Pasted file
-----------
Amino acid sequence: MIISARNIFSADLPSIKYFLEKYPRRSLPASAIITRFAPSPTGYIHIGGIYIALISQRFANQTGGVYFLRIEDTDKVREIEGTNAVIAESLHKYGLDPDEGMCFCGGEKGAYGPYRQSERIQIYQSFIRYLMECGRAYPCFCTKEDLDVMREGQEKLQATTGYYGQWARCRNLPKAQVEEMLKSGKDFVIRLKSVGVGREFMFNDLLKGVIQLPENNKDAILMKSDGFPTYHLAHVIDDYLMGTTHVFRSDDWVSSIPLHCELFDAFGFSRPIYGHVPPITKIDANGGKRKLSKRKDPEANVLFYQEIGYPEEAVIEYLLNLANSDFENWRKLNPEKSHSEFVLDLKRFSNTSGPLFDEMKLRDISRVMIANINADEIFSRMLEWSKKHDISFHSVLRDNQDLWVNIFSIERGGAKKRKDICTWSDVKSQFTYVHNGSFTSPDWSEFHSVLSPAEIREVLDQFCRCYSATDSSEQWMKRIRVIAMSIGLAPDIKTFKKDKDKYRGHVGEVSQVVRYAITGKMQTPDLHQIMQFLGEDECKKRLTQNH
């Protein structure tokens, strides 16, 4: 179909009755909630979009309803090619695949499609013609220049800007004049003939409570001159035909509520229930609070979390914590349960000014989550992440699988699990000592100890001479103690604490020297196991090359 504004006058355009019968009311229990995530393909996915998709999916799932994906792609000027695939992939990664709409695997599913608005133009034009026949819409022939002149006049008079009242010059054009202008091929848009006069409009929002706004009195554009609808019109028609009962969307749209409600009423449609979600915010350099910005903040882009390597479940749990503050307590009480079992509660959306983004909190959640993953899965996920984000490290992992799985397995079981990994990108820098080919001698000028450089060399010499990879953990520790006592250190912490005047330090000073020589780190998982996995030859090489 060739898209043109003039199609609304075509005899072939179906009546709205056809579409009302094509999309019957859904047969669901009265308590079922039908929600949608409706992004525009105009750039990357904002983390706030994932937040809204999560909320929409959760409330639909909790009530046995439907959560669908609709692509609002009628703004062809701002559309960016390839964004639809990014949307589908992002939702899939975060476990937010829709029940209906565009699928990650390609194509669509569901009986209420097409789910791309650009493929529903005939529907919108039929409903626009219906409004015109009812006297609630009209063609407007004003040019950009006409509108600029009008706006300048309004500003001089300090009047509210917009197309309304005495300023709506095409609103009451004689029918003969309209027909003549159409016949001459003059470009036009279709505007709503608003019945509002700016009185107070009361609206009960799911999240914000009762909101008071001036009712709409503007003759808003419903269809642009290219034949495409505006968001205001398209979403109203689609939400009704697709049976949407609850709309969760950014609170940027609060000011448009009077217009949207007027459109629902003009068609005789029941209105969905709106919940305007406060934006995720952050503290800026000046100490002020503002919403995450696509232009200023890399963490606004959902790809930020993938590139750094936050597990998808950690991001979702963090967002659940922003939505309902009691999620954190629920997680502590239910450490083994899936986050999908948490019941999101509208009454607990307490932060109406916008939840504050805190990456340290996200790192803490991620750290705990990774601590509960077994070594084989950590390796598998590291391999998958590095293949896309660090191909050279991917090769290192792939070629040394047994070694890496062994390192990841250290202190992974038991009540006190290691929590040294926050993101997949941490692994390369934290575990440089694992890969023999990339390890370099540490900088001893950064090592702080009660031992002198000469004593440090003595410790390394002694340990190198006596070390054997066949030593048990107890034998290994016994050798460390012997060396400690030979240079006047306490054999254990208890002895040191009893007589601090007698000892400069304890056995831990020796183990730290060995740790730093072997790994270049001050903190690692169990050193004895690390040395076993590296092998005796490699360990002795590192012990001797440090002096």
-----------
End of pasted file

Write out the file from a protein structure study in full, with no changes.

Amino acid sequence: MIISARNIFSADLPSIKYFLEKYPRRSLPASAIITRFAPSPTGYIHIGGIYIALISQRFANQTGGVYFLRIEDTDKVREIEGTNAVIAESLHKYGLDPDEGMCFCGGEKGAYGPYRQSERIQIYQSFIRYLMECGRAYPCFCTKEDLDVMREGQEKLQATTGYYGQWARCRNLPKAQVEEMLKSGKDFVIRLKSVGVGREFMFNDLLKGVIQLPENNKDAILMKSDGFPTYHLAHVIDDYLMGTTHVFRSDDWVSSIPLHCELFDAFGFSRPIYGHVPPITKIDANGGKRKLSKRKDPEANVLFYQEIGYPEEAVIEYLLNLANSDFENWRKLNPEKSHSEFVLDLKRFSNTSGPLFDEMKLRDISRVMIANINADEIFSRMLEWSKKHDISFHSVLRDNQDLWVNIFSIERGGAKKRKDICTWSDVKSQFTYVHNGSFTSPDWSEFHSVLSPAEIREVLDQFCRCYSATDSSEQWMKRIRVIAMSIGLAPDIKTFKKDKDKYRGHVGEVSQVVRYAITGKMQTPDLHQIMQFLGEDECKKRLTQNH
């Protein structure tokens, strides 16, 4: 179909009755909630979009309803090619695949499609013609220049800007004049003939409570001159035909509520229930609070979390914590349960000014989550992440699988699990000592100890001479103690604490020297196991090359 504004006058355009019968009311229990995530393909996915998709999916799932994906792609000027695939992939990664709409695997599913608005133009034009026949819409022939002149006049008079009242010059054009202008091929848009006069409009929002706004009195554009609808019109028609009962969307749209409600009423449609979600915010350099910005903040882009390597479940749990503050307590009480079992509660959306983004909190959640993953899965996920984000490290992992799985397995079981990994990108820098080919001698000028450089060399010499990879953990520790006592250190912490005047330090000073020589780190998982996995030859090489 060739898209043109003039199609609304075509005899072939179906009546709205056809579409009302094509999309019957859904047969669901009265308590079922039908929600949608409706992004525009105009750039990357904002983390706030994932937040809204999560909320929409959760409330639909909790009530046995439907959560669908609709692509609002009628703004062809701002559309960016390839964004639809990014949307589908992002939702899939975060476990937010829709029940209906565009699928990650390609194509669509569901009986209420097409789910791309650009493929529903005939529907919108039929409903626009219906409004015109009812006297609630009209063609407007004003040019950009006409509108600029009008706006300048309004500003001089300090009047509210917009197309309304005495300023709506095409609103009451004689029918003969309209027909003549159409016949001459003059470009036009279709505007709503608003019945509002700016009185107070009361609206009960799911999240914000009762909101008071001036009712709409503007003759808003419903269809642009290219034949495409505006968001205001398209979403109203689609939400009704697709049976949407609850709309969760950014609170940027609060000011448009009077217009949207007027459109629902003009068609005789029941209105969905709106919940305007406060934006995720952050503290800026000046100490002020503002919403995450696509232009200023890399963490606004959902790809930020993938590139750094936050597990998808950690991001979702963090967002659940922003939505309902009691999620954190629920997680502590239910450490083994899936986050999908948490019941999101509208009454607990307490932060109406916008939840504050805190990456340290996200790192803490991620750290705990990774601590509960077994070594084989950590390796598998590291391999998958590095293949896309660090191909050279991917090769290192792939070629040394047994070694890496062994390192990841250290202190992974038991009540006190290691929590040294926050993101997949941490692994390369934290575990440089694992890969023999990339390890370099540490900088001893950064090592702080009660031992002198000469004593440090003595410790390394002694340990190198006596070390054997066949030593048990107890034998290994016994050798460390012997060396400690030979240079006047306490054999254990208890002895040191009893007589601090007698000892400069304890056995831990020796183990730290060995740790730093072997790994270049001050903190690692169990050193004895690390040395076993590296092998005796490699360990002795590192012990001797440090002096």